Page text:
All manner of thing shall be well
In the last issue, Brian Davies described Denys Turner’s Julian of Norwich, Theologian as “the best theological exposition of Julian to appear so far.” I couldn’t agree more wholeheartedly. In a manner that will be familiar to readers of Turner’s previous work, Julian of Norwich, Theologian weds philosophical rigor with stylistic grace. It systematically examines the most serious challenges to the Christian faith, asking why God would choose to create a world in which sin is possible, for instance, and how we can reconcile free will with divine providence. Yet, even when considering these thorny topics, Turner’s writing is never pretentious and always lucid, an enchanting blend of intelligence and elegance. Here is Turner on sin: “Sin is real in the sense that an unreality can become the real substance of a person’s or of a society’s existence, a kind of really lived refusal of the real.” On Julian’s claim that sin is “behovely”: “that sin is behovely means that sin is needed as part of the plot—or, if you like, that the plot needs sin in the way that plots do—contingently indeed, but all the same just so.” On the relationship between Purgatory and narrative: “It is not the sins committed that differentiate purgatory from hell, but the story that is told of them, the narrative to which they belong. The souls in purgatory have all repented, that is to say, they are learning how to be able, and how to desire, to situate the record of their sins within the comedy of divine love that redeems them.”
I could go on, but instead I briefly want to draw attention to Julian’s presence in the work of two of the twentieth century’s greatest poets: T. S. Eliot and W. H. Auden. Eliot discovered Julian while studying as an undergraduate at Harvard in 1908-1909, shortly after Grace Warrack’s edition re-introduced Julian to the broader world. (Contrary to popular belief, Eliot’s interest in mystical theology long predated his 1927 conversion to Anglo-Catholicism.)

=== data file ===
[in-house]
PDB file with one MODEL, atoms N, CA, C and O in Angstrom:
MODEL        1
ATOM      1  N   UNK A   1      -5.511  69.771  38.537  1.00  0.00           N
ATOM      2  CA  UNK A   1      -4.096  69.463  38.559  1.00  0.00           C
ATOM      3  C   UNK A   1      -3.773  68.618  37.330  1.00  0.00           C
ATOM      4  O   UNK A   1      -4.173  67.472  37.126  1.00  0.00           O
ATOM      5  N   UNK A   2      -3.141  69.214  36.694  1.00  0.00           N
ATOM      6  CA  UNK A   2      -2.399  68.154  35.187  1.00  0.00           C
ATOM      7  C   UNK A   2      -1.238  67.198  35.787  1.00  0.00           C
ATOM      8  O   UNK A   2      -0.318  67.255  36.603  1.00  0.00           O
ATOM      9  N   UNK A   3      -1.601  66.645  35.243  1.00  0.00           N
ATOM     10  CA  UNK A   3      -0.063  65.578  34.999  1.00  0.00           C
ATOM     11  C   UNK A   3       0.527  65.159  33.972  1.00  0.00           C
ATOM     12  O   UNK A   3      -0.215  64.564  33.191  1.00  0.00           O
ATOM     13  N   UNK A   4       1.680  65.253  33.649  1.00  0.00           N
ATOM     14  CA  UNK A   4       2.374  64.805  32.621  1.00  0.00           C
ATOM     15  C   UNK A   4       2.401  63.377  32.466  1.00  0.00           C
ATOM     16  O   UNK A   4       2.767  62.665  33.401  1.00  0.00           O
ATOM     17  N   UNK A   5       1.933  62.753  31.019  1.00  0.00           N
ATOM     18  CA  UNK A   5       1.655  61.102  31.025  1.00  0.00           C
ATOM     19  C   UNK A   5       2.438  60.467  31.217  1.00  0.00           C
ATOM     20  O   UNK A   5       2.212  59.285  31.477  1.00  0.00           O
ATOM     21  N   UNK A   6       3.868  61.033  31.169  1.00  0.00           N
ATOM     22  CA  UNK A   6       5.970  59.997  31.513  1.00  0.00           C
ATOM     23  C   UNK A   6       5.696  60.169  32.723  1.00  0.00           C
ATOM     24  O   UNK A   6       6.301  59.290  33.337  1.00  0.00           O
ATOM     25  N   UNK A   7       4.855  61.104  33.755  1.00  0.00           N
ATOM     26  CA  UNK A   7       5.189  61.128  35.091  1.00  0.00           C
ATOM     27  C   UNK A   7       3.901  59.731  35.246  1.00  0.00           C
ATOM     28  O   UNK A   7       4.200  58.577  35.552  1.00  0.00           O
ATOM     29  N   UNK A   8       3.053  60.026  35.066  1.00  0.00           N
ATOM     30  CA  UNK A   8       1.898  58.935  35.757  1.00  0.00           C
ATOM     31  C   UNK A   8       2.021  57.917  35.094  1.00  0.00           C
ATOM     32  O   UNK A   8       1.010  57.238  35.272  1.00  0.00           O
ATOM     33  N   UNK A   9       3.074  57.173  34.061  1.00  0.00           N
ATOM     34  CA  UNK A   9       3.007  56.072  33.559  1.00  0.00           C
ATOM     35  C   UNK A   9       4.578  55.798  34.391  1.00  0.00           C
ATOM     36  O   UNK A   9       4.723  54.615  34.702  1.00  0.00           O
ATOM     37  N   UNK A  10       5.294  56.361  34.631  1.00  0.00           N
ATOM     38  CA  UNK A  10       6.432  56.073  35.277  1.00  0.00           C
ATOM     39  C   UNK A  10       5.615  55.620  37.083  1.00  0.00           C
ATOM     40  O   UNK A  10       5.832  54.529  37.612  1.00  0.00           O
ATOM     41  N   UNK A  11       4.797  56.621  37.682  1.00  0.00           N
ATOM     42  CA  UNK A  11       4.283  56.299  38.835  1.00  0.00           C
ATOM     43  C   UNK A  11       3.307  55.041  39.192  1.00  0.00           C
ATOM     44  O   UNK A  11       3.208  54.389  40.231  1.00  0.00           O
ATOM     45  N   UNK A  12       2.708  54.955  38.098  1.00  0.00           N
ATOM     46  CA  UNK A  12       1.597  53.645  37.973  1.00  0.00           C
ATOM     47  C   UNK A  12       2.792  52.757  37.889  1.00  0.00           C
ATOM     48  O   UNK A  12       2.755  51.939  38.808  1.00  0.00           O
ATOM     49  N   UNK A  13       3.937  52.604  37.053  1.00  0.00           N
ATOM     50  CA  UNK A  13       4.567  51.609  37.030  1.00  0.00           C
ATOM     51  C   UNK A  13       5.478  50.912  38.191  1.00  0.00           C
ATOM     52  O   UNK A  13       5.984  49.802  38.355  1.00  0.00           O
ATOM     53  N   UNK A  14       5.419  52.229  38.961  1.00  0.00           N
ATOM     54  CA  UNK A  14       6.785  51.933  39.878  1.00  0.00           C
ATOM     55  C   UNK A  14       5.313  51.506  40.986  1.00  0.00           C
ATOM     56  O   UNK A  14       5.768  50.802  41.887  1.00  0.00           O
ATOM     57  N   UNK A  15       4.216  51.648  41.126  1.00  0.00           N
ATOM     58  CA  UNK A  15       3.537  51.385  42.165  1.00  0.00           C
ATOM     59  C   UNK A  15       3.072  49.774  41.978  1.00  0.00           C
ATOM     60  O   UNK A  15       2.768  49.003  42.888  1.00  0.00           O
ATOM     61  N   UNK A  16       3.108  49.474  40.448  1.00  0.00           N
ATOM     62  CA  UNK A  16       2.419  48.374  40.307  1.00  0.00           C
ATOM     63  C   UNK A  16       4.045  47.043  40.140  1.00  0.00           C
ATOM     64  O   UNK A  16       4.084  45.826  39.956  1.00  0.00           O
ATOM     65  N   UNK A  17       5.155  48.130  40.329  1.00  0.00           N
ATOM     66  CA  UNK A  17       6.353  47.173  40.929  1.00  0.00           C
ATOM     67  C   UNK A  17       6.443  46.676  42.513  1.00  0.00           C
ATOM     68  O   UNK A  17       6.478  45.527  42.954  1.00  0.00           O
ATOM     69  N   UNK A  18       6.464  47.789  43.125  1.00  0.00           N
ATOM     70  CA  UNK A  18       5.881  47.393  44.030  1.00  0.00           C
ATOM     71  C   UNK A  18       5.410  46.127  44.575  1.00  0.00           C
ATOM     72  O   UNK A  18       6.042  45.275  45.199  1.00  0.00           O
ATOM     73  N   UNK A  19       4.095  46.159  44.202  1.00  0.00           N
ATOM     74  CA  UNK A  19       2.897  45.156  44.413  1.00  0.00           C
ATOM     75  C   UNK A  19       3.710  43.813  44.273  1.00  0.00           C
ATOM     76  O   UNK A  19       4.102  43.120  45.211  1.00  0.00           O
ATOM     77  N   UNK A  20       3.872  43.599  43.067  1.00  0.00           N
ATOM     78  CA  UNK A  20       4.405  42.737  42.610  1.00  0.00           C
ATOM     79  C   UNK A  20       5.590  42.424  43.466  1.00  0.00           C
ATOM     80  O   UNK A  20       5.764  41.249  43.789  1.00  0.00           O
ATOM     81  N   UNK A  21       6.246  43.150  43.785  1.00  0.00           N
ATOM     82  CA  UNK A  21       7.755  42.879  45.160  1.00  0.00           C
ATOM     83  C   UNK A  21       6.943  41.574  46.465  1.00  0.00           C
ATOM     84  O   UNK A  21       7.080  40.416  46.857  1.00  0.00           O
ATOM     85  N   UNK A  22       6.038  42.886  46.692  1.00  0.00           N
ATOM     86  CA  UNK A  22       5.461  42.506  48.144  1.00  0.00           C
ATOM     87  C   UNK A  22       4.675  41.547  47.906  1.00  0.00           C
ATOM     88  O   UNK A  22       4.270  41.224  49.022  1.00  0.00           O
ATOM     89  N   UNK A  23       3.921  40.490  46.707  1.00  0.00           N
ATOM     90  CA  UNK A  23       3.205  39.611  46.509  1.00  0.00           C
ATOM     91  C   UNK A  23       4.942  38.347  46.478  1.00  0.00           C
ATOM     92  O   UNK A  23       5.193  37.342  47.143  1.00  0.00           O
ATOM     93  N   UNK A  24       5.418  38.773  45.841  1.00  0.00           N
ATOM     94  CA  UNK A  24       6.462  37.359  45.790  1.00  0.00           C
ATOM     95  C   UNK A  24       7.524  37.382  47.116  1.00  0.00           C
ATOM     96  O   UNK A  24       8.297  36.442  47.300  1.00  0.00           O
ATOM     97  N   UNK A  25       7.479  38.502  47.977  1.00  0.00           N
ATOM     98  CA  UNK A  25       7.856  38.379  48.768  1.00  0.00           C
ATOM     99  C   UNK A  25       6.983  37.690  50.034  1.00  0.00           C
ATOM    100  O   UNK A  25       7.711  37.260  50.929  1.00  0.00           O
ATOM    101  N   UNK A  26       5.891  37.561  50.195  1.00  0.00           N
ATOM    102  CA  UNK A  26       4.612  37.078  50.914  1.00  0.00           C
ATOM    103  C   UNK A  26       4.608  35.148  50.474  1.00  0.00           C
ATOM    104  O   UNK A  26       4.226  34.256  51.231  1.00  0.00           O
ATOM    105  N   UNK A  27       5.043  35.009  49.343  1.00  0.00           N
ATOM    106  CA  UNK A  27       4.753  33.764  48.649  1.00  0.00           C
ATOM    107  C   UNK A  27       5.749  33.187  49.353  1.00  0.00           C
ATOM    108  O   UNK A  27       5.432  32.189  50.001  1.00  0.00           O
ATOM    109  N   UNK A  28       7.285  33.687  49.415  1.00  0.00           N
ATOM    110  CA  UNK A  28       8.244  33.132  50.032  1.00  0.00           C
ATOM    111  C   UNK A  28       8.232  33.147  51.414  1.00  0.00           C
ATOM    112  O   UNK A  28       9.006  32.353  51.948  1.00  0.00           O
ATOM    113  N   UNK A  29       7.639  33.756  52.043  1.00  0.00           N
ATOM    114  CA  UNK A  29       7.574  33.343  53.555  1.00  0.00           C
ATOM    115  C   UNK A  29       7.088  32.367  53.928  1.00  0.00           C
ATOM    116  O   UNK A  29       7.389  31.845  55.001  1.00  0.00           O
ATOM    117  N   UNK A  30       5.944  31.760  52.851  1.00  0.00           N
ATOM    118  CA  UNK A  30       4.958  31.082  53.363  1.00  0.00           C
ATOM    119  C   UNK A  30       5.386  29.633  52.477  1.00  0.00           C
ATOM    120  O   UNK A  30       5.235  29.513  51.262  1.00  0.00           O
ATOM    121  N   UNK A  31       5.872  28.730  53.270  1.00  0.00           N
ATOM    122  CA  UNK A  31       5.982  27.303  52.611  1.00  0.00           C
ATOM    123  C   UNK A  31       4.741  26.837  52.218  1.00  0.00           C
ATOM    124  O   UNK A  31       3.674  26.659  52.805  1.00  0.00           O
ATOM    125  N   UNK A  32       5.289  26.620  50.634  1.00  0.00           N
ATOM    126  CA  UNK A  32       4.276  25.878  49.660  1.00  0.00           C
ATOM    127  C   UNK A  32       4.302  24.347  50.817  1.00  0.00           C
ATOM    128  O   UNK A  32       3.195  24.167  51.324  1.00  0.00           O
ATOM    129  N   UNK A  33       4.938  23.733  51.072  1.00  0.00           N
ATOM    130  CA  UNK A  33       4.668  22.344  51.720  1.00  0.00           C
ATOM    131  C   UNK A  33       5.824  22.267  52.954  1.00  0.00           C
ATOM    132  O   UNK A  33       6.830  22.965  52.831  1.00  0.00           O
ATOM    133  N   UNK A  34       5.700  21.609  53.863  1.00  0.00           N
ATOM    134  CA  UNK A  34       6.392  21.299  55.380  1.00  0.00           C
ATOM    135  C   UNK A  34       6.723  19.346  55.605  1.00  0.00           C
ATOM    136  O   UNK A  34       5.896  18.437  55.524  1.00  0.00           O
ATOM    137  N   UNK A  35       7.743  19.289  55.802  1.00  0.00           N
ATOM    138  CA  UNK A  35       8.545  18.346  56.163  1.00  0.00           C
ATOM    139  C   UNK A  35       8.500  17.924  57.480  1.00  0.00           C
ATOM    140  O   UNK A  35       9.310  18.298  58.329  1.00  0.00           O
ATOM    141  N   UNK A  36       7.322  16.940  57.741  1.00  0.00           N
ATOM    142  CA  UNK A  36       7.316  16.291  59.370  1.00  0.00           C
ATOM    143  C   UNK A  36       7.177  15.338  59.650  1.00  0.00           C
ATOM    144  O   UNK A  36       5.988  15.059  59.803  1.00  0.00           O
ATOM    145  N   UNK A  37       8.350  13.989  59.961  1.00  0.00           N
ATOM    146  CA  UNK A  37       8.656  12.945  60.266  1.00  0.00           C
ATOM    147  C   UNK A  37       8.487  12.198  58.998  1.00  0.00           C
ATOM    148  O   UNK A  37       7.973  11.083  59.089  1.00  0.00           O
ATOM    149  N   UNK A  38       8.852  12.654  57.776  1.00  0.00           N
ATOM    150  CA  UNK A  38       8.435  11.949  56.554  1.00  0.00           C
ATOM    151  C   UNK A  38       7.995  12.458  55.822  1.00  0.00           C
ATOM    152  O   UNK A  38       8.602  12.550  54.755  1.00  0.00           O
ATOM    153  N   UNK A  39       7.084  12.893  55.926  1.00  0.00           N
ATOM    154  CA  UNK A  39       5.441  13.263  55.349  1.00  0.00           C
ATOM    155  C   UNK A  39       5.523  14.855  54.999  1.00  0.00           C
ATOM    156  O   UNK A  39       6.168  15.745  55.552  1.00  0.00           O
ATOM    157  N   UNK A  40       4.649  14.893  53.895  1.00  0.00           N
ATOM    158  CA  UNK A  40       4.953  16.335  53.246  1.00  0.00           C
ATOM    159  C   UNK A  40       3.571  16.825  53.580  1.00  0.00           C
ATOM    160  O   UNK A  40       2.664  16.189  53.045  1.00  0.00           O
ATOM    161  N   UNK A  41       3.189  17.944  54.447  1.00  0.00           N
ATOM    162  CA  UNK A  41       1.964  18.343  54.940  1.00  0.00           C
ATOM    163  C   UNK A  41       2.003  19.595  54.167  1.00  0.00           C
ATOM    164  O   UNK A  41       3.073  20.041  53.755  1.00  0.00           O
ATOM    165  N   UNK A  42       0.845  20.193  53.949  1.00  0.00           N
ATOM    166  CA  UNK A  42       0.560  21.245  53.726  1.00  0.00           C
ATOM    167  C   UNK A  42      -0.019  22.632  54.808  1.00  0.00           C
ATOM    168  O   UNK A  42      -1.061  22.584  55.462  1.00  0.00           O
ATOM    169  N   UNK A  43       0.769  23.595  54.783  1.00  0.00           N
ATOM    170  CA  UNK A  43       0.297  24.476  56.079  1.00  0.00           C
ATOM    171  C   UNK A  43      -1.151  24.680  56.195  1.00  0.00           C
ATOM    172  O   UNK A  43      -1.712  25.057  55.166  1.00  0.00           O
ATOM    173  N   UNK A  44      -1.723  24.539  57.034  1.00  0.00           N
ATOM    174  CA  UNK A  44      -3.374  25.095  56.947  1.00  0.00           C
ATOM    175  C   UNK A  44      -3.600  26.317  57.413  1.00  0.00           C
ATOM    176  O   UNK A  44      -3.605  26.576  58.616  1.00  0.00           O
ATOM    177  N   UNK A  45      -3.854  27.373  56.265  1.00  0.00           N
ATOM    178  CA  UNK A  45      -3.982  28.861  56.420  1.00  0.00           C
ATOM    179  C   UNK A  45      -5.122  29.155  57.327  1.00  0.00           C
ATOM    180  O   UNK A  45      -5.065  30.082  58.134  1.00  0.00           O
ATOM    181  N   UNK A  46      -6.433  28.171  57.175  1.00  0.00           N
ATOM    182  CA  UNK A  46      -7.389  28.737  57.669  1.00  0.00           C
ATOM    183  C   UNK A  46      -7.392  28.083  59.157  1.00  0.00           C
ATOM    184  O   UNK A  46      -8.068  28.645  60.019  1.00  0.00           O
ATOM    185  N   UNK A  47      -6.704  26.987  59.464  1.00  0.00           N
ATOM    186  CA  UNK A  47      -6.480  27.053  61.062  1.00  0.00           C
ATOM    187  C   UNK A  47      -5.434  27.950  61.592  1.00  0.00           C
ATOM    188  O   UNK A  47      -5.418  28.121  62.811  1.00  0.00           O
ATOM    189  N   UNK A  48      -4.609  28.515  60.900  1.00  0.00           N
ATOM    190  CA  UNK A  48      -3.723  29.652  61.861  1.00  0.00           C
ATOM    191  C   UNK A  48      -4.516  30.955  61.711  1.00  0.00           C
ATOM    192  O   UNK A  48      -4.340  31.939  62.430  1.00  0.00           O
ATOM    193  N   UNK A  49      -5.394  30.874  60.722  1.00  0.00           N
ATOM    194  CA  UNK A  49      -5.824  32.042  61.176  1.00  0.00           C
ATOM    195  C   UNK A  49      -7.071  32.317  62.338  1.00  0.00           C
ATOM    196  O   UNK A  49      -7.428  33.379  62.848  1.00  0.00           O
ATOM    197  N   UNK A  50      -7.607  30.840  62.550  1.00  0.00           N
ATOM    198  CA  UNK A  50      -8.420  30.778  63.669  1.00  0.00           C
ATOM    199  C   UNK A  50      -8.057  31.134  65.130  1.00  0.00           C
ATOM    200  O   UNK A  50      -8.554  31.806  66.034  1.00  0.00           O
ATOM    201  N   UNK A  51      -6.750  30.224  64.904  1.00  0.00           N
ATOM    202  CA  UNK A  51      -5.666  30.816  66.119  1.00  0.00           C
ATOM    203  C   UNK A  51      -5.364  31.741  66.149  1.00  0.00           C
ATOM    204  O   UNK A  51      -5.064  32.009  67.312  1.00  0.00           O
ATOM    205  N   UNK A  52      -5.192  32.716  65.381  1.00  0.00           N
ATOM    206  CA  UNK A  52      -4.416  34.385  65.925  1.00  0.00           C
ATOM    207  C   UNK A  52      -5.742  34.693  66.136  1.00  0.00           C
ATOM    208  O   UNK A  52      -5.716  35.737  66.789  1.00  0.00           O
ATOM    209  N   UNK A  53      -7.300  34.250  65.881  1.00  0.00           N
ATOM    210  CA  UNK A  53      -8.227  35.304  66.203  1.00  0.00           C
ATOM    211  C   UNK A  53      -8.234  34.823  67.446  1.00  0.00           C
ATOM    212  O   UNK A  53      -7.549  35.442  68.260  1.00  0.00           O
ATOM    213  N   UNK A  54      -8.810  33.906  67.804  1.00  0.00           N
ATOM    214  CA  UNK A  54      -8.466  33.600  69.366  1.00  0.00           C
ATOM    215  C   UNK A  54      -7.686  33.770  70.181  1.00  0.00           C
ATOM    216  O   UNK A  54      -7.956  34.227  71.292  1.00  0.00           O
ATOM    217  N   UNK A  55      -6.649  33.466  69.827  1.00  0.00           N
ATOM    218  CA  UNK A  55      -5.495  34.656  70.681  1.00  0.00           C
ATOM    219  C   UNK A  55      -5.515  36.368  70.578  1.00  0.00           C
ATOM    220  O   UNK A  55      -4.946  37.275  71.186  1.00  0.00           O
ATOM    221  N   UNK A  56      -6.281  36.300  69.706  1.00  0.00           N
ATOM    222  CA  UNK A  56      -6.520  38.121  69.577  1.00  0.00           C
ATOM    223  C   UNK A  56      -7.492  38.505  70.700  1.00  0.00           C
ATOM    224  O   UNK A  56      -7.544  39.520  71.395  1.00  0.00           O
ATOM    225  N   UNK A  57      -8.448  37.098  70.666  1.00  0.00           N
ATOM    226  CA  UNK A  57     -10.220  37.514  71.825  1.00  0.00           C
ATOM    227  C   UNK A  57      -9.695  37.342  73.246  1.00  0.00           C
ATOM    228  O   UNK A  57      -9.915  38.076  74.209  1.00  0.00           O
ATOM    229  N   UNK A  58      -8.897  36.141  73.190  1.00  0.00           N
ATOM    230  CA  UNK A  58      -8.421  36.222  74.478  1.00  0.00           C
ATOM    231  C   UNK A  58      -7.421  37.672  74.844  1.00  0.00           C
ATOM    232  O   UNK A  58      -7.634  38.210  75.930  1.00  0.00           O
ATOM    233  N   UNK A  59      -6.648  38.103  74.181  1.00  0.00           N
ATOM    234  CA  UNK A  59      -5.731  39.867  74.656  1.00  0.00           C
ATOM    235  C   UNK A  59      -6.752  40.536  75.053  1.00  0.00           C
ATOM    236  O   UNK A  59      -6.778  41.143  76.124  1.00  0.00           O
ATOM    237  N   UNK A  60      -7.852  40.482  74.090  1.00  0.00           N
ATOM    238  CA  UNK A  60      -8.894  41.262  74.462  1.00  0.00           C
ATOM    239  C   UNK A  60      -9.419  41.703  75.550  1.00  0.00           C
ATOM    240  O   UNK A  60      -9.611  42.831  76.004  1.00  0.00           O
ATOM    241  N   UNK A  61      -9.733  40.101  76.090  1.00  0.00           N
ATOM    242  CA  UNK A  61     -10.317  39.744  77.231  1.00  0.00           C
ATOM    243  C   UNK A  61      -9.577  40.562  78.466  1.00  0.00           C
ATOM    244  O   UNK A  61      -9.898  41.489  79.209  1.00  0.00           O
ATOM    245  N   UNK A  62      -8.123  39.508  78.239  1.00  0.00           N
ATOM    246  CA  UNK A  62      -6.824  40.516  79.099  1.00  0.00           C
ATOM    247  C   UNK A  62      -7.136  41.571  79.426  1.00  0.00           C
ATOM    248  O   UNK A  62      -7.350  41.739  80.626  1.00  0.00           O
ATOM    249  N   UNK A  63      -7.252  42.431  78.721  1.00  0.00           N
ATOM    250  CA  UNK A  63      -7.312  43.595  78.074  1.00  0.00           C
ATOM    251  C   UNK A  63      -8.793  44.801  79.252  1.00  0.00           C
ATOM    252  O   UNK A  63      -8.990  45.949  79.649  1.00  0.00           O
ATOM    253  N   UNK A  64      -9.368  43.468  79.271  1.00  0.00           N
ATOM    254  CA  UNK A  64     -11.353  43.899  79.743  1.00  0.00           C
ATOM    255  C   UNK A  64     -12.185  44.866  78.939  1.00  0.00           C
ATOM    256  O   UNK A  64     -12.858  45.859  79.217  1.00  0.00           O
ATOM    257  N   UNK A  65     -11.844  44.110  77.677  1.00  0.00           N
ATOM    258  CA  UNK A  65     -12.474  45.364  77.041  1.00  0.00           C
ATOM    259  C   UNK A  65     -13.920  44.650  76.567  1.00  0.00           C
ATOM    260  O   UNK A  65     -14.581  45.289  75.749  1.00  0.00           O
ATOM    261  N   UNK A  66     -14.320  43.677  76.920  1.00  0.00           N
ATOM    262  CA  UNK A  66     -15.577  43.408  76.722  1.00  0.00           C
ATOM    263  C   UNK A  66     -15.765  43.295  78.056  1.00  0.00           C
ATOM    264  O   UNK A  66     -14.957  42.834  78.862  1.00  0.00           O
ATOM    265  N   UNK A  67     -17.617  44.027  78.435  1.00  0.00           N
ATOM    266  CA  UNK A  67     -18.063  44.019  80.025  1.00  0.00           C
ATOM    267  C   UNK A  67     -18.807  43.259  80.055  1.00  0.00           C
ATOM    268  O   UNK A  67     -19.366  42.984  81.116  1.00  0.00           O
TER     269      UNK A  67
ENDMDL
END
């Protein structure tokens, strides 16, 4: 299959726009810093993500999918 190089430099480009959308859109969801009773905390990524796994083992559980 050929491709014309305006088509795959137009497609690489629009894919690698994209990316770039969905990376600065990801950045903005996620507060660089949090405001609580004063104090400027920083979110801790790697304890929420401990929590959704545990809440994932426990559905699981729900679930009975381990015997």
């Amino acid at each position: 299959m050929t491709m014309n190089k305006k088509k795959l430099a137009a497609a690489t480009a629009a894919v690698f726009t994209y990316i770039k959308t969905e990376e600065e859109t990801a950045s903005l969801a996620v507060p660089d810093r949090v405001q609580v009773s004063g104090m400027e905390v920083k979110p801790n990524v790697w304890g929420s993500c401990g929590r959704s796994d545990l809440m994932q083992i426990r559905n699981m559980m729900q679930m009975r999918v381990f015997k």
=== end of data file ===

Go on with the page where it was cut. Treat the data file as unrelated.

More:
Much of Eliot’s early poetry dealt with saintly mystics and bloody visions, and these poems surely were influenced by Eliot’s exposure to Julian’s showings. (They also show the influence of the other mystics he was reading at the time, including St. Theresa of Avila and St. John of the Cross.) However, it wasn’t until the 1942 publication of “Little Gidding,” the last poem in Eliot’s sequence Four Quartets, that Julian appeared explicitly in Eliot’s verse. In the third section of “Little Gidding,” Eliot begins a stanza by quoting Julian directly: “Sin is Behovely, but / All shall be well, and / All manner of thing shall be well.” It is a startling transition from the stanza before, where abstract language prevailed and Eliot mused that “history may be servitude, / History may be freedom.” Now, with his direct quoting of Julian, he moves to a simpler yet more powerful register, asserting the hope that sin is behovely and that history ultimately will be redeemed.
The whole sequence has been building to this transition. Throughout Four Quartets, Eliot acknowledges, even seems resigned to, the problems of earthly existence: the world’s ugliness (“Garlic and sapphires in the mud / Clot the bedded axle-tree”), humanity’s weakness (“human kind / Cannot bear very much reality”), and the violent need for self-purgation (“If to be warmed, then I must freeze / And quake in frigid purgatorial fires / Of which the flame is roses, and the smoke is briars”). But, looking to Julian, Eliot asserts that all of this—disease, deception, suffering, evil—is part of a larger pattern, a pattern that we can’t know from our temporal perspective but that will be revealed in eternity. As Turner would say, all this pain is part of a happy story, a divine comedy that transforms pain into bliss, suffering into comfort.